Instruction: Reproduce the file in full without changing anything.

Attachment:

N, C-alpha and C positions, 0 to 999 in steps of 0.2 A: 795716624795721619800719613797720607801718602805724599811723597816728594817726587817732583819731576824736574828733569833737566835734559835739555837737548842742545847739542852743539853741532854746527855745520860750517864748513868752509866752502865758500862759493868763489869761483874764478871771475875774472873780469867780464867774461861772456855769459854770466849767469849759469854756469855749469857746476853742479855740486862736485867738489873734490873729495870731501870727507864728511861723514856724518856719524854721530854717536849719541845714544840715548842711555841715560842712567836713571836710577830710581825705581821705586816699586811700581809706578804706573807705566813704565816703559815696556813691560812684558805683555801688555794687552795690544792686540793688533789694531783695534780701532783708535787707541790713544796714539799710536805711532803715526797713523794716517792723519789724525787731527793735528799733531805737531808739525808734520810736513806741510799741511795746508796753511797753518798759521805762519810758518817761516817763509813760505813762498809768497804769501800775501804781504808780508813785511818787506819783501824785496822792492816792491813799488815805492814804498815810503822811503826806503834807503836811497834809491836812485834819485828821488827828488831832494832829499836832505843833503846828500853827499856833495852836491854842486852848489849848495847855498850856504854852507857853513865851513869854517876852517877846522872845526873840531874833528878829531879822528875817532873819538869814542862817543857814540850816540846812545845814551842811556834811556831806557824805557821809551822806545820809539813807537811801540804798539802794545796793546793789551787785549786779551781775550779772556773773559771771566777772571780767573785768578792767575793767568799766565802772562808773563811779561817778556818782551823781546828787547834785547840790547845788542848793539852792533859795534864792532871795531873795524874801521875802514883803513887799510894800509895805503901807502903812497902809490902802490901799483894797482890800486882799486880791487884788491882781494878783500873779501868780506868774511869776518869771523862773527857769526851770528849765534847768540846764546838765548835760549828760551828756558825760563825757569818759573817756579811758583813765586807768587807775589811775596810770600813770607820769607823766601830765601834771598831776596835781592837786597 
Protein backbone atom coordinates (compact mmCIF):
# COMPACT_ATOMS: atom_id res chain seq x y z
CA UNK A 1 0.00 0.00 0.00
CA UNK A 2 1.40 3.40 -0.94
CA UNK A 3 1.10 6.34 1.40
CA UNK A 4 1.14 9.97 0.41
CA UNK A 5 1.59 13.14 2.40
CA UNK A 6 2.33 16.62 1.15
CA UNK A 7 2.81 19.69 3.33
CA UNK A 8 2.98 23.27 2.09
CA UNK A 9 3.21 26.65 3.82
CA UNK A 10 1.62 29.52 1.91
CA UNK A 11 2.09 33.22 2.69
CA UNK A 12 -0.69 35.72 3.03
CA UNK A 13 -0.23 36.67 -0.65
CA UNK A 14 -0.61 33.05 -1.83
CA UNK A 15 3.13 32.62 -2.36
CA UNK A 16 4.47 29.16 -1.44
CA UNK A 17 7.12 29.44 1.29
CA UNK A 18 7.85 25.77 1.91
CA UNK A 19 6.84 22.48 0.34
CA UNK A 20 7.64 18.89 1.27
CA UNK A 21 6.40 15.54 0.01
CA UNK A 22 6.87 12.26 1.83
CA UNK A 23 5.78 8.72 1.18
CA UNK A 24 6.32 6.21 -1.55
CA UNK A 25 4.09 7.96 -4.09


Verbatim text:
N, C-alpha and C positions, 0 to 999 in steps of 0.2 A: 795716624795721619800719613797720607801718602805724599811723597816728594817726587817732583819731576824736574828733569833737566835734559835739555837737548842742545847739542852743539853741532854746527855745520860750517864748513868752509866752502865758500862759493868763489869761483874764478871771475875774472873780469867780464867774461861772456855769459854770466849767469849759469854756469855749469857746476853742479855740486862736485867738489873734490873729495870731501870727507864728511861723514856724518856719524854721530854717536849719541845714544840715548842711555841715560842712567836713571836710577830710581825705581821705586816699586811700581809706578804706573807705566813704565816703559815696556813691560812684558805683555801688555794687552795690544792686540793688533789694531783695534780701532783708535787707541790713544796714539799710536805711532803715526797713523794716517792723519789724525787731527793735528799733531805737531808739525808734520810736513806741510799741511795746508796753511797753518798759521805762519810758518817761516817763509813760505813762498809768497804769501800775501804781504808780508813785511818787506819783501824785496822792492816792491813799488815805492814804498815810503822811503826806503834807503836811497834809491836812485834819485828821488827828488831832494832829499836832505843833503846828500853827499856833495852836491854842486852848489849848495847855498850856504854852507857853513865851513869854517876852517877846522872845526873840531874833528878829531879822528875817532873819538869814542862817543857814540850816540846812545845814551842811556834811556831806557824805557821809551822806545820809539813807537811801540804798539802794545796793546793789551787785549786779551781775550779772556773773559771771566777772571780767573785768578792767575793767568799766565802772562808773563811779561817778556818782551823781546828787547834785547840790547845788542848793539852792533859795534864792532871795531873795524874801521875802514883803513887799510894800509895805503901807502903812497902809490902802490901799483894797482890800486882799486880791487884788491882781494878783500873779501868780506868774511869776518869771523862773527857769526851770528849765534847768540846764546838765548835760549828760551828756558825760563825757569818759573817756579811758583813765586807768587807775589811775596810770600813770607820769607823766601830765601834771598831776596835781592837786597 
Protein backbone atom coordinates (compact mmCIF):
# COMPACT_ATOMS: atom_id res chain seq x y z
CA UNK A 1 0.00 0.00 0.00
CA UNK A 2 1.40 3.40 -0.94
CA UNK A 3 1.10 6.34 1.40
CA UNK A 4 1.14 9.97 0.41
CA UNK A 5 1.59 13.14 2.40
CA UNK A 6 2.33 16.62 1.15
CA UNK A 7 2.81 19.69 3.33
CA UNK A 8 2.98 23.27 2.09
CA UNK A 9 3.21 26.65 3.82
CA UNK A 10 1.62 29.52 1.91
CA UNK A 11 2.09 33.22 2.69
CA UNK A 12 -0.69 35.72 3.03
CA UNK A 13 -0.23 36.67 -0.65
CA UNK A 14 -0.61 33.05 -1.83
CA UNK A 15 3.13 32.62 -2.36
CA UNK A 16 4.47 29.16 -1.44
CA UNK A 17 7.12 29.44 1.29
CA UNK A 18 7.85 25.77 1.91
CA UNK A 19 6.84 22.48 0.34
CA UNK A 20 7.64 18.89 1.27
CA UNK A 21 6.40 15.54 0.01
CA UNK A 22 6.87 12.26 1.83
CA UNK A 23 5.78 8.72 1.18
CA UNK A 24 6.32 6.21 -1.55
CA UNK A 25 4.09 7.96 -4.09